Sport Advanced package (park distance warning, 19-inch sport alloy wheels, aluminum trim w/sport pattern, cooled front seats, sunroof, Lexicon 15-speaker premium audio, wireless charging, dark chrome grille, variable exhaust valve system, power driver seat bolster/extender, digital key), $4,300

Test vehicle: $50,045

Sources: Genesis, www.kbb.com

Photos: Mark Savage

2020 Genesis G70 AWD 3.3T Sport

Genesis new small sport sedan a high-value speedster …

Occasionally I get to test drive a new model twice within a year or 18 months because the car makers fill their fleets with their newest models. The hope, of course, is that us auto writers will drive, and write about, said new wheels, and sales will blossom.

Hard for much to blossom in Wisconsin in winter, but the Genesis G70, launched early last year, is a rose among thorns when it comes to pricing and value in the luxury sport sedan market. As I said in my earlier review, Japanese and European luxury sport sedan makers better beware. Continue reading 2020 Genesis G70 AWD 3.3T Sport

2019 Genesis G70 AWD 3.3T Prestige

New G70 luxury sport sedan

delivers kick-butt performance,  value …

Hyundai cranks up the heat on Japanese and European luxury sport sedan makers with its new “entry level” Genesis G70. It’s long on performance and luxury, but modestly short on price.

OK, the tested pearly “Casablanca White” AWD 3.3T model equipped with Prestige and Elite packages, logs in at $50,995. A bit beyond many pocketbooks, but compare that with BMW’s 3 Series, Mercedes-Benz’s C Class, Audi’s A4 or a Lexus IS and you’ll think you’ve stumbled on a bargain that will allow you to leave some additional coin in your 401(k). Continue reading 2019 Genesis G70 AWD 3.3T Prestige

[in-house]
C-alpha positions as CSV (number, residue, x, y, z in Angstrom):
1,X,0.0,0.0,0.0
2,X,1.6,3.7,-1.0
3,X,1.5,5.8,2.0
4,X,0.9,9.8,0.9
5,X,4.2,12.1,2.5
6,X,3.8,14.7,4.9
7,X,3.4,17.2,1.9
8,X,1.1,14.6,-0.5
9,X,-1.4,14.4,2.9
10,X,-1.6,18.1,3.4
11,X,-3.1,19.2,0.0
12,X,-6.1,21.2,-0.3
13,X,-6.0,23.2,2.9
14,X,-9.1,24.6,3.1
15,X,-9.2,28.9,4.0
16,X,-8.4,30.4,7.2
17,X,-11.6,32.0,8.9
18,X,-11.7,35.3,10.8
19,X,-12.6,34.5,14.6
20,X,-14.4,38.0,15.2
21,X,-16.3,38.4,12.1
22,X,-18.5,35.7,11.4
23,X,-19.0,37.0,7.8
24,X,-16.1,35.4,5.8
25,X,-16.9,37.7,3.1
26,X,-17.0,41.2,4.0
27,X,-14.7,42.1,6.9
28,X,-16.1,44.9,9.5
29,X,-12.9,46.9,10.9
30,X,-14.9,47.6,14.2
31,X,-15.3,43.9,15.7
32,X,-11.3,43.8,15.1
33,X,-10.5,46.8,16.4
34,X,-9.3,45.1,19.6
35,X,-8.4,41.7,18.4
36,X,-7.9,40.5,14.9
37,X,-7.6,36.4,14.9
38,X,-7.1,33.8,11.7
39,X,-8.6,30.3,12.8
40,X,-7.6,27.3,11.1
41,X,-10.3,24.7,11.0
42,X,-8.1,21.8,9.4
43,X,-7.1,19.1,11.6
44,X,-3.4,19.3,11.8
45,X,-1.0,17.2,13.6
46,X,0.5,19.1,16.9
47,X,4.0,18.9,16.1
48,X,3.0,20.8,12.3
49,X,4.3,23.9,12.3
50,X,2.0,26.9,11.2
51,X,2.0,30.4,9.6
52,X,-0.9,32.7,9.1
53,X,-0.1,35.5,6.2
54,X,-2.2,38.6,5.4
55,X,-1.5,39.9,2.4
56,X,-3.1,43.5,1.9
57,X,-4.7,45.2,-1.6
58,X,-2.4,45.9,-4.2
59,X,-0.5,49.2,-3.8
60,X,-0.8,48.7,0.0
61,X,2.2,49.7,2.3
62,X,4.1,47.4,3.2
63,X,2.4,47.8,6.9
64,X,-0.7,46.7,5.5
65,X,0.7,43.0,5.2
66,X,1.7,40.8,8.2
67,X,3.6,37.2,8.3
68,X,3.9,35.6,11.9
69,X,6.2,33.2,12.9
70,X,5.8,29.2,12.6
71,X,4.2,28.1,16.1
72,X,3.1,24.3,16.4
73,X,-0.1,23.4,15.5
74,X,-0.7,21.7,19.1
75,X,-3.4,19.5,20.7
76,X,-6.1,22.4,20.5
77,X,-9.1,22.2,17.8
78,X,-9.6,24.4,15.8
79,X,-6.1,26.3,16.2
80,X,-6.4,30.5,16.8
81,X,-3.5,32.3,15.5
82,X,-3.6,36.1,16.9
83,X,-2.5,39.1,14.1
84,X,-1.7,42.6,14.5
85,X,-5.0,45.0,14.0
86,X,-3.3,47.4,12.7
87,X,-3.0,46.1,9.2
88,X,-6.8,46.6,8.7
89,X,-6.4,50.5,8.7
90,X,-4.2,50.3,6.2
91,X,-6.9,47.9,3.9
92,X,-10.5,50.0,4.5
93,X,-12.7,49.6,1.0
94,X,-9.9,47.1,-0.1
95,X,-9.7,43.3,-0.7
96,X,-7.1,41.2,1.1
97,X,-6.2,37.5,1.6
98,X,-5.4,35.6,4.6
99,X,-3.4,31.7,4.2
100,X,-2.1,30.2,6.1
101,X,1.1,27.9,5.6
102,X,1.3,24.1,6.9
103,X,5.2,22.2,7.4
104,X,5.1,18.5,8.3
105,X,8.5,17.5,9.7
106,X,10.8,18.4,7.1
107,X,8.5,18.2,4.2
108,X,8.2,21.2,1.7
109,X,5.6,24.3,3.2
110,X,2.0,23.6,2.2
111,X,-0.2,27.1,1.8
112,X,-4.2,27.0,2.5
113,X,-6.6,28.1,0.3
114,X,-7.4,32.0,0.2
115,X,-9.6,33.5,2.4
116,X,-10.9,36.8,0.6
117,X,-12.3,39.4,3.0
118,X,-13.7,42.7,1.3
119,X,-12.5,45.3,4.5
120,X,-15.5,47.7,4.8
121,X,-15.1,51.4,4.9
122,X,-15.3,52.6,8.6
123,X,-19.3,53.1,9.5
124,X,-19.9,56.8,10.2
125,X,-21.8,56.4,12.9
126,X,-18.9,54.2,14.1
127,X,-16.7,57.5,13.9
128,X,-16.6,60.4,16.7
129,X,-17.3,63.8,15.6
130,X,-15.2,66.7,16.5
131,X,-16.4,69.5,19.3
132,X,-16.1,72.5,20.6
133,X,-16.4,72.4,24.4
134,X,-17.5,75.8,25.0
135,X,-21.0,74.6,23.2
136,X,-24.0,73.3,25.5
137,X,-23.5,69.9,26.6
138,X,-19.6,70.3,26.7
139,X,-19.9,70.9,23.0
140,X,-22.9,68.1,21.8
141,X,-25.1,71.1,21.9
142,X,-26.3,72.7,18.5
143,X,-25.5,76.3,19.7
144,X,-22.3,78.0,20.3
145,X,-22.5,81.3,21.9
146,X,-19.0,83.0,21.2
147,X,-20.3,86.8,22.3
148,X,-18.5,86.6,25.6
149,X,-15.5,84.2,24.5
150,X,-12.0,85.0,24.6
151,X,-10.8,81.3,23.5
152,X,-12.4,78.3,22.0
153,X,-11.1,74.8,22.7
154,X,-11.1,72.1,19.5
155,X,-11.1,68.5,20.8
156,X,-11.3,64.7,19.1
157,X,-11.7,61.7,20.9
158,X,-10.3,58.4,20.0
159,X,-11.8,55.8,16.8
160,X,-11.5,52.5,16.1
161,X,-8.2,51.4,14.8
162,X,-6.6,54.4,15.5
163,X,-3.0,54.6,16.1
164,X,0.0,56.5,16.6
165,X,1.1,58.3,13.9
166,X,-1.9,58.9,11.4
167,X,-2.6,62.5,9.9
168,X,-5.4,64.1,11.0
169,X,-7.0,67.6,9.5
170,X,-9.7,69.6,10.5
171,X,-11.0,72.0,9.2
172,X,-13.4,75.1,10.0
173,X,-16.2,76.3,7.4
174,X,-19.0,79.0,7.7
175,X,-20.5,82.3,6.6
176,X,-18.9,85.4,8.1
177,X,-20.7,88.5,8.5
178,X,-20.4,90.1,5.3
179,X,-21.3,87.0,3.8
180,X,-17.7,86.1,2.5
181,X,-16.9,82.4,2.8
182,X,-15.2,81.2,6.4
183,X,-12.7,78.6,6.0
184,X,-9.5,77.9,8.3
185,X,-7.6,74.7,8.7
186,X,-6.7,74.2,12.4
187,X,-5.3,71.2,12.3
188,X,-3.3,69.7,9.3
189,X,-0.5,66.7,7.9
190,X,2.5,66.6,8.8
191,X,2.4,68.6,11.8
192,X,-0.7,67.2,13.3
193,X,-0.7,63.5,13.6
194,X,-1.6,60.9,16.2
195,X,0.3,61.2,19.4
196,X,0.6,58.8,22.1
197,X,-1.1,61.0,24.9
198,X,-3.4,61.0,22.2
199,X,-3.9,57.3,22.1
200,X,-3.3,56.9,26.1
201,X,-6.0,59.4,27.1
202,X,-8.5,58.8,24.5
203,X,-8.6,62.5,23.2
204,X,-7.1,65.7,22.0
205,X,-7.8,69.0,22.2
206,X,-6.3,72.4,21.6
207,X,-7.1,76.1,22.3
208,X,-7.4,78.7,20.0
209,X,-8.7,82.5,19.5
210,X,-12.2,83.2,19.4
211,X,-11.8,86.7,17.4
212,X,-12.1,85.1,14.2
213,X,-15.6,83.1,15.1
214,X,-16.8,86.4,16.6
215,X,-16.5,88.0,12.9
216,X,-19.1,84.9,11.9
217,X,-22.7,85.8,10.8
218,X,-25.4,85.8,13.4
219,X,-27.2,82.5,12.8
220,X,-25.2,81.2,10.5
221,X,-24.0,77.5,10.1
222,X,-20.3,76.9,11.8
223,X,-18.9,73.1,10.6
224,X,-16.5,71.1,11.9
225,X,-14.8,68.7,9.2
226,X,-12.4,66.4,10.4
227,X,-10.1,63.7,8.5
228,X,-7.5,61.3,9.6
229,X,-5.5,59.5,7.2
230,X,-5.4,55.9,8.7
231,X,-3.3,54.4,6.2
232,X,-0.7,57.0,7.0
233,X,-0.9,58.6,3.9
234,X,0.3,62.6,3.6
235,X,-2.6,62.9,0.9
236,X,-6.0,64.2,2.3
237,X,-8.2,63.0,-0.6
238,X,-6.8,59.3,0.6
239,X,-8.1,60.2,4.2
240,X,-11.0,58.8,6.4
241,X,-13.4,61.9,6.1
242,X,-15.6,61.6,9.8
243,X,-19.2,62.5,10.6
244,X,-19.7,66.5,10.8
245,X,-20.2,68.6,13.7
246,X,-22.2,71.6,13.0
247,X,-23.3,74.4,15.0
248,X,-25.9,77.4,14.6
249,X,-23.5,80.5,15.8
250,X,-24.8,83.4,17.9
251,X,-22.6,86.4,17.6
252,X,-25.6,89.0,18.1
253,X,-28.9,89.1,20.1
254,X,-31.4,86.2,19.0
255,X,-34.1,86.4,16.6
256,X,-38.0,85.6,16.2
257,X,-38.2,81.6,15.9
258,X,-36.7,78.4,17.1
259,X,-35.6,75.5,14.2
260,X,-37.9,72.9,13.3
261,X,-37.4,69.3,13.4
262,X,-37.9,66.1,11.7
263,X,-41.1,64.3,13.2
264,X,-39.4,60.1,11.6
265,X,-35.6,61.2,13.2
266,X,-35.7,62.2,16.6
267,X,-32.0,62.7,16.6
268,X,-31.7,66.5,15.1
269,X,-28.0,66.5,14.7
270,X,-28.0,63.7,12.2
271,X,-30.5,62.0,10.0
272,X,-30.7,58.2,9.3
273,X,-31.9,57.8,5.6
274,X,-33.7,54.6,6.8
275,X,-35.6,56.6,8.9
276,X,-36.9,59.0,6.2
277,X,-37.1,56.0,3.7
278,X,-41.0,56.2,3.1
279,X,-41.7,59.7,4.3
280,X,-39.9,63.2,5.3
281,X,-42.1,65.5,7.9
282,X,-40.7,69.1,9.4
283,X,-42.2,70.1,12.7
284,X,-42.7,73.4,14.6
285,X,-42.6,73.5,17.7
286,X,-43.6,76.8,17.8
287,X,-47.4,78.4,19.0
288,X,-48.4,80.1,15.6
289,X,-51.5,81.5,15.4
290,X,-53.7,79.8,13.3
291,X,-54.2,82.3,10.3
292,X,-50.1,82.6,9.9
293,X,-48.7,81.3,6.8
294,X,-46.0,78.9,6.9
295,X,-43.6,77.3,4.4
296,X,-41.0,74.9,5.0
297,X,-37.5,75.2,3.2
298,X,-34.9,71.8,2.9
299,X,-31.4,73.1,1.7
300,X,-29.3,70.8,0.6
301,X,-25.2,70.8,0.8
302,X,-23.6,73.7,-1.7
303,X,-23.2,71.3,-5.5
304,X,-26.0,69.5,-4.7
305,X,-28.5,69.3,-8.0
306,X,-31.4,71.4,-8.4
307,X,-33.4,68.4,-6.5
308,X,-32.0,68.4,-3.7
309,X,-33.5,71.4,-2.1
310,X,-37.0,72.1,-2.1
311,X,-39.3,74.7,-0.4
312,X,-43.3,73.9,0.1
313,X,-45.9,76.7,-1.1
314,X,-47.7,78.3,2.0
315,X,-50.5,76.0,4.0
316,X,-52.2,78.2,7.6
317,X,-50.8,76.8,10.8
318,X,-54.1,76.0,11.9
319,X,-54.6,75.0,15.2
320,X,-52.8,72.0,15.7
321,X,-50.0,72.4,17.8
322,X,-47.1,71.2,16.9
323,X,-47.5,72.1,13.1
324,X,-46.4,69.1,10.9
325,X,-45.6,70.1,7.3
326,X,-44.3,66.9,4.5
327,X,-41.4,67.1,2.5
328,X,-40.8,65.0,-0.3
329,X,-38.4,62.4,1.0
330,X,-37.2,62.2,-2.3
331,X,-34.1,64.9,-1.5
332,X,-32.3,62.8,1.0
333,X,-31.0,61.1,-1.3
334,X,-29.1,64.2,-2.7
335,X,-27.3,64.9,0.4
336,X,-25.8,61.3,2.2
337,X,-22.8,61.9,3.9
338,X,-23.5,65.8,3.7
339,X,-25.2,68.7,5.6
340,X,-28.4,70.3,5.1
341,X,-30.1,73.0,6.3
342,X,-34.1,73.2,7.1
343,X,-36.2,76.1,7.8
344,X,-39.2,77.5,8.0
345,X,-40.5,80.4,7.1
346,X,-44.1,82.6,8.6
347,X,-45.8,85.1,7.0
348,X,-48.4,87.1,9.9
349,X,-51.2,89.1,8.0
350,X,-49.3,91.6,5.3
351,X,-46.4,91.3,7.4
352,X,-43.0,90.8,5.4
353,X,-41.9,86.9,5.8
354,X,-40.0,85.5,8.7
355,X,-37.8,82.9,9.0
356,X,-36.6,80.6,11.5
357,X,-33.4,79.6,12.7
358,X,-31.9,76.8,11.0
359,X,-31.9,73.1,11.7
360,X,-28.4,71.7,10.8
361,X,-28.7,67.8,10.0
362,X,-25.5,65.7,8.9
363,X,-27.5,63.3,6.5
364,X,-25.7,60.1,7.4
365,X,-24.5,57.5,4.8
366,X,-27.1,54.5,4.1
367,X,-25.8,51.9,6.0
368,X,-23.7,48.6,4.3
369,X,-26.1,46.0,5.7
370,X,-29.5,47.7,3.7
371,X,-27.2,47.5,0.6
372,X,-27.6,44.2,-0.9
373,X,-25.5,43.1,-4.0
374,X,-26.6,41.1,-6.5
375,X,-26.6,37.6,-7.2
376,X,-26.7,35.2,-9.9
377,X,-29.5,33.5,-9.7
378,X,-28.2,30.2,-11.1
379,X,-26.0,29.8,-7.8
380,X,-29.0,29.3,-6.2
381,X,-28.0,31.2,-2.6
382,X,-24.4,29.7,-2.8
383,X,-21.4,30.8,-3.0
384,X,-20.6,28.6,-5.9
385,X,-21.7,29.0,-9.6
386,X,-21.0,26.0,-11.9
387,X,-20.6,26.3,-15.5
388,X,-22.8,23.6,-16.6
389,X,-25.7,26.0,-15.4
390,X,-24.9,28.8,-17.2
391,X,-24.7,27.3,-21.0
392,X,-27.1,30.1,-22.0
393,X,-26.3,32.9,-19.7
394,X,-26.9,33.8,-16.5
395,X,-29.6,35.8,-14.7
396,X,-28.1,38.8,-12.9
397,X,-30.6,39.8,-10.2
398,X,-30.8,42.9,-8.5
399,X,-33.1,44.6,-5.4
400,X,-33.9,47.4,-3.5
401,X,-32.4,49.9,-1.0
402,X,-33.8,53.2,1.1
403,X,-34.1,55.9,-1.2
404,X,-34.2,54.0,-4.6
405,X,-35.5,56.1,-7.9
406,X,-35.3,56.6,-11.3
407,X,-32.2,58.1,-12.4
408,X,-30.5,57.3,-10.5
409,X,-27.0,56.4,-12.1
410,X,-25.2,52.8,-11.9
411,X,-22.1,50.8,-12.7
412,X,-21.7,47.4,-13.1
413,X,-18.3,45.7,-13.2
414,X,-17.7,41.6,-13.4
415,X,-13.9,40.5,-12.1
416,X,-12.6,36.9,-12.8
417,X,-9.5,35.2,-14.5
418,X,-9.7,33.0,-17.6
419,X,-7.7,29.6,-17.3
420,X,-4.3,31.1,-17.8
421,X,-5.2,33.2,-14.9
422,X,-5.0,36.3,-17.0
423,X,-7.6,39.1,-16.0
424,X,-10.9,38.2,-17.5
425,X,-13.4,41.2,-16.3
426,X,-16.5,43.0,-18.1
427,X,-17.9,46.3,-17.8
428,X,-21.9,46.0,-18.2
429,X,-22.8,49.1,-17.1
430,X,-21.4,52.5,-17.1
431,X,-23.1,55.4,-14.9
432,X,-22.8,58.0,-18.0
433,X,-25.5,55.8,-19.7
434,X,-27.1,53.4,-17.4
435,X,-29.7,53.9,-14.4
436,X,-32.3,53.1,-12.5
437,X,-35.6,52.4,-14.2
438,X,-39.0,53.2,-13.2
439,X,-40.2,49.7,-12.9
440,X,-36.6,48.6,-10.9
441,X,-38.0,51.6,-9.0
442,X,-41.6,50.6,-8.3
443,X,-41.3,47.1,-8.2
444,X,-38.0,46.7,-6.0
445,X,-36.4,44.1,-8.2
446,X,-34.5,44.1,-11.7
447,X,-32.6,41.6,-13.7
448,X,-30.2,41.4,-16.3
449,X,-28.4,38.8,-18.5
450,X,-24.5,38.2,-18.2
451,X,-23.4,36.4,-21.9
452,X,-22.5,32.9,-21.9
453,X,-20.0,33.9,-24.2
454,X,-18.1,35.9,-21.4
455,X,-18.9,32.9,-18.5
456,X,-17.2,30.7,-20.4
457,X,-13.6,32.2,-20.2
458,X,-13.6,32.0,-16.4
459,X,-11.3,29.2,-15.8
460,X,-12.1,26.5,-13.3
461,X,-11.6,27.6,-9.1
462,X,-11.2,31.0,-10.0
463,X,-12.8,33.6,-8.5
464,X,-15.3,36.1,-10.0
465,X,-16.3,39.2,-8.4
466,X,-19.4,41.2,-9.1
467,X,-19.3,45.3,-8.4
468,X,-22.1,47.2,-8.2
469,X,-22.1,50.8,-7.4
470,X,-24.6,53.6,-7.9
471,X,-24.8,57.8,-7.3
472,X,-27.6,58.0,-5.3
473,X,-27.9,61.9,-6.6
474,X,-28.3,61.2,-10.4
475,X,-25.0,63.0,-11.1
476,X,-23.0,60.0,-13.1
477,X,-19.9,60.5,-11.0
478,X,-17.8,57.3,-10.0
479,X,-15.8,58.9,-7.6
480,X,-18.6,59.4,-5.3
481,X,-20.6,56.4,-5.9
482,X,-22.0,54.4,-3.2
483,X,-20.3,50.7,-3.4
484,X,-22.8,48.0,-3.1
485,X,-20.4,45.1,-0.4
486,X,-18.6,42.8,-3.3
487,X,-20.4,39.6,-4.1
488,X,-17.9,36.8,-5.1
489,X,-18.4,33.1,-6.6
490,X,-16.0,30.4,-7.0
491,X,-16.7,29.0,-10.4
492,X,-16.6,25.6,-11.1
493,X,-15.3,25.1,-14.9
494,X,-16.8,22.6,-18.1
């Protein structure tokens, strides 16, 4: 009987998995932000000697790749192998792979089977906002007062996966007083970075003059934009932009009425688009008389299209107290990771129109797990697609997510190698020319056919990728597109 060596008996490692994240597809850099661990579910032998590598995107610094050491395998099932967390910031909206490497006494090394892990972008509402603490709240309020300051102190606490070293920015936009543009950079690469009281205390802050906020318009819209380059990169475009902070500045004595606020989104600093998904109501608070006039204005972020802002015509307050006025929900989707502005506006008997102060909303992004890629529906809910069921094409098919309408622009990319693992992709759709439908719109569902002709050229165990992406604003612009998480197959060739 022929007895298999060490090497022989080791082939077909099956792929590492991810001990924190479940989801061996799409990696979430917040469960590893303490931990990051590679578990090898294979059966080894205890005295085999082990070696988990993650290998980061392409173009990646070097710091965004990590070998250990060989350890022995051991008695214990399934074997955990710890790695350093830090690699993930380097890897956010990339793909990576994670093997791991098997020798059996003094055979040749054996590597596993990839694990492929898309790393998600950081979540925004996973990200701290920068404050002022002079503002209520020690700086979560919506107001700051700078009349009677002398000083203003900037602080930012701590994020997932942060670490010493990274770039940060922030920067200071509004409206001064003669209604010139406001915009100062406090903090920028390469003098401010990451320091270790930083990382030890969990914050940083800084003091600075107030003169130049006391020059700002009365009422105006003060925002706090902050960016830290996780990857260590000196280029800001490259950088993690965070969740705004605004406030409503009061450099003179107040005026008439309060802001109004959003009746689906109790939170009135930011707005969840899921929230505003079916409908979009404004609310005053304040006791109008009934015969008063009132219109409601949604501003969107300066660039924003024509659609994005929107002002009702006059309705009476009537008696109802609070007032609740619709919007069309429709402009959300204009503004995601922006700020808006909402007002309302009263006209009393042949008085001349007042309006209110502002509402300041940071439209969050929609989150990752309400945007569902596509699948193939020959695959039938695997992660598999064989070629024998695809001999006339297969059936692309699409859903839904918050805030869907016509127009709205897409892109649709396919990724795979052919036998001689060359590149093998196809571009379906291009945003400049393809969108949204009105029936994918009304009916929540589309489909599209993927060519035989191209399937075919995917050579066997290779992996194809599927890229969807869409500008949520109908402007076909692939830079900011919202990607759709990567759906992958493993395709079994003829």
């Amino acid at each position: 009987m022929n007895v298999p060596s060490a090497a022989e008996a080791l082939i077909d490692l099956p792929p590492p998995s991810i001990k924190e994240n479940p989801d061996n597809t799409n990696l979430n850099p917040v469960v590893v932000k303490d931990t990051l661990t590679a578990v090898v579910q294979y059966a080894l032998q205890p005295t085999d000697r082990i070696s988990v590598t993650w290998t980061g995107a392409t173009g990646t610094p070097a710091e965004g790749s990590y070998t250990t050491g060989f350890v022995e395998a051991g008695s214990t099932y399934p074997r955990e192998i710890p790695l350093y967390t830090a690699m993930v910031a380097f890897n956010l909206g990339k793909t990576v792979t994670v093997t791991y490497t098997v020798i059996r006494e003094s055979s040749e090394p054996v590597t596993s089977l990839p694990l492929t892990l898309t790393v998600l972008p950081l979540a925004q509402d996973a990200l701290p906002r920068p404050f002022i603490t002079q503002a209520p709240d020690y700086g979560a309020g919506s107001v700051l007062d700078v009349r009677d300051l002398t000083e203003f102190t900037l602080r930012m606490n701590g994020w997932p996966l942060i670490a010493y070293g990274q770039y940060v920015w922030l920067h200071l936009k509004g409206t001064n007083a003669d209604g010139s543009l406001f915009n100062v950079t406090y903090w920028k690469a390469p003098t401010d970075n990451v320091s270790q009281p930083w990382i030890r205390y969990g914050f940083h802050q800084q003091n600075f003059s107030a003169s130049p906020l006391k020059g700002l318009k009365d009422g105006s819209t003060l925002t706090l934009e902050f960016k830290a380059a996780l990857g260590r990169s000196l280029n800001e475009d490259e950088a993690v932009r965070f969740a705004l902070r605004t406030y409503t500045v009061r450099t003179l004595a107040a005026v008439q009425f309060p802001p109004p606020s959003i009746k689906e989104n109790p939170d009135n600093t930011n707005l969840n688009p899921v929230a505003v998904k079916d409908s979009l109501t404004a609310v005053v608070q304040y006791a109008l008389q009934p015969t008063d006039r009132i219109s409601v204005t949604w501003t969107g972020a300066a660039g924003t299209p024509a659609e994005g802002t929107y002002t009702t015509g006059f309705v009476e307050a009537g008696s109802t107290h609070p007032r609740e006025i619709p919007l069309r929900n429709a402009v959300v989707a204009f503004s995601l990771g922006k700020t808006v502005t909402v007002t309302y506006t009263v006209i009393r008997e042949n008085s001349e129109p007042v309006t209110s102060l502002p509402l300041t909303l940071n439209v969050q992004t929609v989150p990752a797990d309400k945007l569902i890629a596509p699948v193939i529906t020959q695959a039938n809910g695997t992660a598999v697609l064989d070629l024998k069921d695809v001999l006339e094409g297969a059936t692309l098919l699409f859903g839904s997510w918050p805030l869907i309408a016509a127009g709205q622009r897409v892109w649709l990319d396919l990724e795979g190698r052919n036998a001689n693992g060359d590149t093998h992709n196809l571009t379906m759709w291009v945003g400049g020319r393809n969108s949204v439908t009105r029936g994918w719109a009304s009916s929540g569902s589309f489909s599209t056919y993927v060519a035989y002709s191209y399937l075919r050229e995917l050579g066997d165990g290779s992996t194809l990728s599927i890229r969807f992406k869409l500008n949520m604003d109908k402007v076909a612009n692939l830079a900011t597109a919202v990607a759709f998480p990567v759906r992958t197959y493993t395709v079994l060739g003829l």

2018 Lexus GS 350

GS 350  proves Lexus understands luxury … 2018 Lexus GS 350

Lexus understands luxury like professional football coaches know their Xs and Os.

Lexus nails it, again, with its GS 350 sport sedan that offers a near perfect blend of luxury and sport. It starts with a bold exterior, aggressive nose and mammoth grille with chins spoiler, blended with a muscular, but mainstream profile. Continue reading 2018 Lexus GS 350

2016 Acura RLX Sport Hybrid SH-AWD Advance

New Acura RLX sport sedan does it all2016 Acura RLX …

I quickly feel in love with driving the new Acura RLX Hybrid, a sport sedan that does everything right from a performance standpoint.

One could argue that its looks are pedestrian, and they are mid-pack at best. But driving the RLX is like flying under the radar of our beloved highway patrol simply because it does NOT stand out visually. It simply kicks booty when it comes to manhandling the roads.

First, the Crystal Black RLX Sport Hybrid I tested was the top-end model with the Advance package and clicked the cost turnstiles at $66,870 including delivery. There were no options left to add.

The Advance package hybrid comes with the standard RLX engine, a strong 310-horsepower 3.5-liter V6 with variable valve timing. To that it adds a hybrid system consisting of three electric motors, two working directly to power the rear wheels. That electric power extends gas mileage and boosts power by 67 horsepower for a total of 377 ponies.

In standard mode the car has generous power from a stop, but punch the Sport button on the console and the car is noticeably faster off the line, delivering a punch you might not expect from a car of such nonchalant looks. Sort of like discovering your class valedictorian also is a professional stunt double. Continue reading 2016 Acura RLX Sport Hybrid SH-AWD Advance